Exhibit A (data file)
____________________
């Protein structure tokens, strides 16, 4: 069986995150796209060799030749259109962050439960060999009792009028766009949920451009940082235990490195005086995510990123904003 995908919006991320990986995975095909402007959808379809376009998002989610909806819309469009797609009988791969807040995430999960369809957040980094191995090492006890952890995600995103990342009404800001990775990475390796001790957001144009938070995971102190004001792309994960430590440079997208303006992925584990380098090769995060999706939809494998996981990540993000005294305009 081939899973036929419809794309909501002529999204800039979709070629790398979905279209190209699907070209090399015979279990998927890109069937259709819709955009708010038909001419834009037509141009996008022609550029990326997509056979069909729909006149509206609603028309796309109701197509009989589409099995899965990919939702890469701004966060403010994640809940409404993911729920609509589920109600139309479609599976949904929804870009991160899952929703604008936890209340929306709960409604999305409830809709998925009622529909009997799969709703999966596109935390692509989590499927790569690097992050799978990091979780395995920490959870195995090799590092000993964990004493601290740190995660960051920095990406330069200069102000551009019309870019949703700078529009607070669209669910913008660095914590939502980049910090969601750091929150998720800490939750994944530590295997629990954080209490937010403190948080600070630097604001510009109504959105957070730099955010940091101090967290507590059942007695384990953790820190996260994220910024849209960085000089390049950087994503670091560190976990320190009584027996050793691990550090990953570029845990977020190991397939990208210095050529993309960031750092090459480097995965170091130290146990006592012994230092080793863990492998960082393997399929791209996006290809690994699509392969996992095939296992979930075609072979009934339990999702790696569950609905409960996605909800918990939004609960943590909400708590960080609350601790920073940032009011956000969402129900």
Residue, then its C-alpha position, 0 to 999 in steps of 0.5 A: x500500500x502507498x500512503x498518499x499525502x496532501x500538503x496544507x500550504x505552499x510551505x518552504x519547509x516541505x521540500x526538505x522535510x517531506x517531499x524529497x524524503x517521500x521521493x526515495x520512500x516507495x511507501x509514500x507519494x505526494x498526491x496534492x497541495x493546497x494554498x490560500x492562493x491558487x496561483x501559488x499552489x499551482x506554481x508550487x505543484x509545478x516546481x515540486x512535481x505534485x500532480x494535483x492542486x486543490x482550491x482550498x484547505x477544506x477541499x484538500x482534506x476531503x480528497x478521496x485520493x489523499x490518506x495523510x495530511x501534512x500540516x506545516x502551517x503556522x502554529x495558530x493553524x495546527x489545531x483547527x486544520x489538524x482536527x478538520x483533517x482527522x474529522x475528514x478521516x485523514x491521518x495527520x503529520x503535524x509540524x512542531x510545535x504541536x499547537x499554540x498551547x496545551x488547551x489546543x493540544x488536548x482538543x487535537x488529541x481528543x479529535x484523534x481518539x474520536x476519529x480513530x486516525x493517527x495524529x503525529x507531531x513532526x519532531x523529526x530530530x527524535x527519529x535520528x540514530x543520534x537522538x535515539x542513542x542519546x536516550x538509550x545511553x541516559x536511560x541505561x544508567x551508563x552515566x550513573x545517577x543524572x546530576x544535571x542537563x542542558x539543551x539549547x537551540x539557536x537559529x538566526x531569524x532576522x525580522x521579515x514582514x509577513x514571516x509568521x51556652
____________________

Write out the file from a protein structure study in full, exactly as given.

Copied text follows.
């Protein structure tokens, strides 16, 4: 069986995150796209060799030749259109962050439960060999009792009028766009949920451009940082235990490195005086995510990123904003 995908919006991320990986995975095909402007959808379809376009998002989610909806819309469009797609009988791969807040995430999960369809957040980094191995090492006890952890995600995103990342009404800001990775990475390796001790957001144009938070995971102190004001792309994960430590440079997208303006992925584990380098090769995060999706939809494998996981990540993000005294305009 081939899973036929419809794309909501002529999204800039979709070629790398979905279209190209699907070209090399015979279990998927890109069937259709819709955009708010038909001419834009037509141009996008022609550029990326997509056979069909729909006149509206609603028309796309109701197509009989589409099995899965990919939702890469701004966060403010994640809940409404993911729920609509589920109600139309479609599976949904929804870009991160899952929703604008936890209340929306709960409604999305409830809709998925009622529909009997799969709703999966596109935390692509989590499927790569690097992050799978990091979780395995920490959870195995090799590092000993964990004493601290740190995660960051920095990406330069200069102000551009019309870019949703700078529009607070669209669910913008660095914590939502980049910090969601750091929150998720800490939750994944530590295997629990954080209490937010403190948080600070630097604001510009109504959105957070730099955010940091101090967290507590059942007695384990953790820190996260994220910024849209960085000089390049950087994503670091560190976990320190009584027996050793691990550090990953570029845990977020190991397939990208210095050529993309960031750092090459480097995965170091130290146990006592012994230092080793863990492998960082393997399929791209996006290809690994699509392969996992095939296992979930075609072979009934339990999702790696569950609905409960996605909800918990939004609960943590909400708590960080609350601790920073940032009011956000969402129900």
Residue, then its C-alpha position, 0 to 999 in steps of 0.5 A: x500500500x502507498x500512503x498518499x499525502x496532501x500538503x496544507x500550504x505552499x510551505x518552504x519547509x516541505x521540500x526538505x522535510x517531506x517531499x524529497x524524503x517521500x521521493x526515495x520512500x516507495x511507501x509514500x507519494x505526494x498526491x496534492x497541495x493546497x494554498x490560500x492562493x491558487x496561483x501559488x499552489x499551482x506554481x508550487x505543484x509545478x516546481x515540486x512535481x505534485x500532480x494535483x492542486x486543490x482550491x482550498x484547505x477544506x477541499x484538500x482534506x476531503x480528497x478521496x485520493x489523499x490518506x495523510x495530511x501534512x500540516x506545516x502551517x503556522x502554529x495558530x493553524x495546527x489545531x483547527x486544520x489538524x482536527x478538520x483533517x482527522x474529522x475528514x478521516x485523514x491521518x495527520x503529520x503535524x509540524x512542531x510545535x504541536x499547537x499554540x498551547x496545551x488547551x489546543x493540544x488536548x482538543x487535537x488529541x481528543x479529535x484523534x481518539x474520536x476519529x480513530x486516525x493517527x495524529x503525529x507531531x513532526x519532531x523529526x530530530x527524535x527519529x535520528x540514530x543520534x537522538x535515539x542513542x542519546x536516550x538509550x545511553x541516559x536511560x541505561x544508567x551508563x552515566x550513573x545517577x543524572x546530576x544535571x542537563x542542558x539543551x539549547x537551540x539557536x537559529x538566526x531569524x532576522x525580522x521579515x514582514x509577513x514571516x509568521x51556652